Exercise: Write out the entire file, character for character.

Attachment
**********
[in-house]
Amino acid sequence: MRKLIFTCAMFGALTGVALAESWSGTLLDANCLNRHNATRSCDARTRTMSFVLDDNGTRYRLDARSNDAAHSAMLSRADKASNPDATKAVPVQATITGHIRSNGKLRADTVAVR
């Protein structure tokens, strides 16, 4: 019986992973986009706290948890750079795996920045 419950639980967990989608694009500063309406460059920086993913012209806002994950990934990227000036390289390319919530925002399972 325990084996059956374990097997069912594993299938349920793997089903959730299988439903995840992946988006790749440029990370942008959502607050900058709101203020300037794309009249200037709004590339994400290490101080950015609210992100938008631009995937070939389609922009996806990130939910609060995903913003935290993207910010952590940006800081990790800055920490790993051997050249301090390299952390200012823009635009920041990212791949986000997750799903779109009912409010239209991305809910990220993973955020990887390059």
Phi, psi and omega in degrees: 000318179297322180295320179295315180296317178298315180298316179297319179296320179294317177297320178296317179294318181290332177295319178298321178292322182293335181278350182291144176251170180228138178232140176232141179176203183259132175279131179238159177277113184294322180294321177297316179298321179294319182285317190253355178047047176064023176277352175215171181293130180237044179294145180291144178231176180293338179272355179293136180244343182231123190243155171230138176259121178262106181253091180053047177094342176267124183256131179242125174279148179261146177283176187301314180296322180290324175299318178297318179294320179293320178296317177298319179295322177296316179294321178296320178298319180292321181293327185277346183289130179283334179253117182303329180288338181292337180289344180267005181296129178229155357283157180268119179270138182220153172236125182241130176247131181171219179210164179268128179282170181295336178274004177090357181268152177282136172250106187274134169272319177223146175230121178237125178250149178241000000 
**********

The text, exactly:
[in-house]
Amino acid sequence: MRKLIFTCAMFGALTGVALAESWSGTLLDANCLNRHNATRSCDARTRTMSFVLDDNGTRYRLDARSNDAAHSAMLSRADKASNPDATKAVPVQATITGHIRSNGKLRADTVAVR
């Protein structure tokens, strides 16, 4: 019986992973986009706290948890750079795996920045 419950639980967990989608694009500063309406460059920086993913012209806002994950990934990227000036390289390319919530925002399972 325990084996059956374990097997069912594993299938349920793997089903959730299988439903995840992946988006790749440029990370942008959502607050900058709101203020300037794309009249200037709004590339994400290490101080950015609210992100938008631009995937070939389609922009996806990130939910609060995903913003935290993207910010952590940006800081990790800055920490790993051997050249301090390299952390200012823009635009920041990212791949986000997750799903779109009912409010239209991305809910990220993973955020990887390059």
Phi, psi and omega in degrees: 000318179297322180295320179295315180296317178298315180298316179297319179296320179294317177297320178296317179294318181290332177295319178298321178292322182293335181278350182291144176251170180228138178232140176232141179176203183259132175279131179238159177277113184294322180294321177297316179298321179294319182285317190253355178047047176064023176277352175215171181293130180237044179294145180291144178231176180293338179272355179293136180244343182231123190243155171230138176259121178262106181253091180053047177094342176267124183256131179242125174279148179261146177283176187301314180296322180290324175299318178297318179294320179293320178296317177298319179295322177296316179294321178296320178298319180292321181293327185277346183289130179283334179253117182303329180288338181292337180289344180267005181296129178229155357283157180268119179270138182220153172236125182241130176247131181171219179210164179268128179282170181295336178274004177090357181268152177282136172250106187274134169272319177223146175230121178237125178250149178241000000 